Plasmonic substrates for fluorescence measurements were prepared by spin-coating solutions of the Au nanoparticles on clean glass coverslips. This procedure, as shown previously, yields a uniform monolayer of Au nanoparticles [16]. Next, the substrates were transferred to an ebeam evaporation system, where SiO2 layers with thicknesses from 4, to 40 nm were deposited. In order to form well-defined layers of PCP, the light-harvesting complexes were dispersed in polyvinylalcohol (PVA) polymer (Sigma Aldrich) and spin-coated on the silica surface. We applied 10 µL of the PCP solution with a concentration of 0.2 mg/mL at speed of 2400 rpm for 60 seconds, this procedure resulted in a thin, homogeneous layer of the PCP complexes. Experiments were carried out immediately after sample preparation.

Fluorescence measurements were performed with our home-build confocal microscope based on the Olympus infinity-corrected microscope objective LMPlan 50×, characterized with a numerical aperture of 0.5 [17]. Sample was placed on a XYZ piezoelectic stage (Physik Instrumente), which enables scanning of the sample surface to measure fluorescence intensity maps. Once a fluorescence map is collected, a point of interest can be identified on it, and both fluorescence spectrum and lifetime can be measured. The spectrum, dispersed using am Amici prism is measured with a CCD detector (Andor iDus DV 420A-BV). The spectral resolution of the setup is better than 1 nm. Fluorescence lifetimes are measured using time-correlated single photon counting module (Becker & Hickl) equipped with a fast avalanche photodiode (idQuantique id100-50) triggered by a laser pulse. The emission of the PCP complexes was excited with a laser at wavelength of 485 nm, the exctiation power and repetition rate of 50 µW with 20 MHz were used respecttively. The fluorescence spectra were acquired with integrating time of 0.5 s, fluorescence transients were collected for 60 seconds. For the latter, in order to isolate the emission of the PCP complexes we used a HQ670/10 (Chroma) bandpass filter.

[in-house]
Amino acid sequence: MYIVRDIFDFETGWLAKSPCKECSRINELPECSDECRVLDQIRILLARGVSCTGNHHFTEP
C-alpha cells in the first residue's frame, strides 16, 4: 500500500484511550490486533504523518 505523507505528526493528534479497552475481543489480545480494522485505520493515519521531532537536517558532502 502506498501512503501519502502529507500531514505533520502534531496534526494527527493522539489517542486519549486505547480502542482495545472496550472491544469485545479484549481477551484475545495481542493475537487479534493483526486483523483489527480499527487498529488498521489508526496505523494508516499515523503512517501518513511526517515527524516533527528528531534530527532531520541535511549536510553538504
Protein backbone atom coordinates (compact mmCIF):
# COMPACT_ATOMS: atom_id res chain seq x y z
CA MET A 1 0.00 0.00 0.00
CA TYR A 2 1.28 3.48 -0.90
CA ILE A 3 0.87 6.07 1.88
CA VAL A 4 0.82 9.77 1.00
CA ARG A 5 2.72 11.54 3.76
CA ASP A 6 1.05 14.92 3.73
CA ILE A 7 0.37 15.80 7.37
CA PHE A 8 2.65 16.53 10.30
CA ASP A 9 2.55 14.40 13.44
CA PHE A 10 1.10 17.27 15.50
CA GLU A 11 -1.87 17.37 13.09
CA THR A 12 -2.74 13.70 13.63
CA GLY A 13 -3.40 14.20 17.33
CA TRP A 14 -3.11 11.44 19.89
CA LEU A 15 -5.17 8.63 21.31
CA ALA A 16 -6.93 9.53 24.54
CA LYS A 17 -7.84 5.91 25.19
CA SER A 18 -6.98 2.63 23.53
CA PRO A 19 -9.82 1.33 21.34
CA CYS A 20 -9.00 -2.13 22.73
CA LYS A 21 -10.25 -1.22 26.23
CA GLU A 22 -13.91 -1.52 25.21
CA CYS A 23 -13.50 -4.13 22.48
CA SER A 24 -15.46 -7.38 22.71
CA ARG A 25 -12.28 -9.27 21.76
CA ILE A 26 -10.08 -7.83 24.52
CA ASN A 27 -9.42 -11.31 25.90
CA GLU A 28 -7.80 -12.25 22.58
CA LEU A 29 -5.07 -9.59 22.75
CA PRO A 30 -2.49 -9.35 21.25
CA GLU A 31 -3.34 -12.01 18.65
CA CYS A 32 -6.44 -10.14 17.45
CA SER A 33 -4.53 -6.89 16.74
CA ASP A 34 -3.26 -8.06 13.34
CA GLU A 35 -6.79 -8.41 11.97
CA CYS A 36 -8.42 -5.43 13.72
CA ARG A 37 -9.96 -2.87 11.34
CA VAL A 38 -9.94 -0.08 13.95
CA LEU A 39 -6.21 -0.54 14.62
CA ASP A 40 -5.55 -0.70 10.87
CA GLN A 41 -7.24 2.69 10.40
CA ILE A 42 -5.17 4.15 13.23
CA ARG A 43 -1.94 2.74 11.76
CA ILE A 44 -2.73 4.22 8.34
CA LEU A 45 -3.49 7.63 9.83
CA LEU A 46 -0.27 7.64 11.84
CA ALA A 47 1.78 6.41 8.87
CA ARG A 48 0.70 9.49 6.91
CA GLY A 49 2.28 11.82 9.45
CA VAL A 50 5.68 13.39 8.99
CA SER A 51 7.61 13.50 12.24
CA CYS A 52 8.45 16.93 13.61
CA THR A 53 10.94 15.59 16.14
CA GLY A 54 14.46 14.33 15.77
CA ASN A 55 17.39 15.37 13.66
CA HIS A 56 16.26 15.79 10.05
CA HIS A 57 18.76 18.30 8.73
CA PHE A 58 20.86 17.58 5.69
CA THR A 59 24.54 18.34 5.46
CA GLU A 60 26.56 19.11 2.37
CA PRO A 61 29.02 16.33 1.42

3. Results and Discussion

The structure of the PCP light-harvesting complex was determined using X-ray crystallography [18] and is shown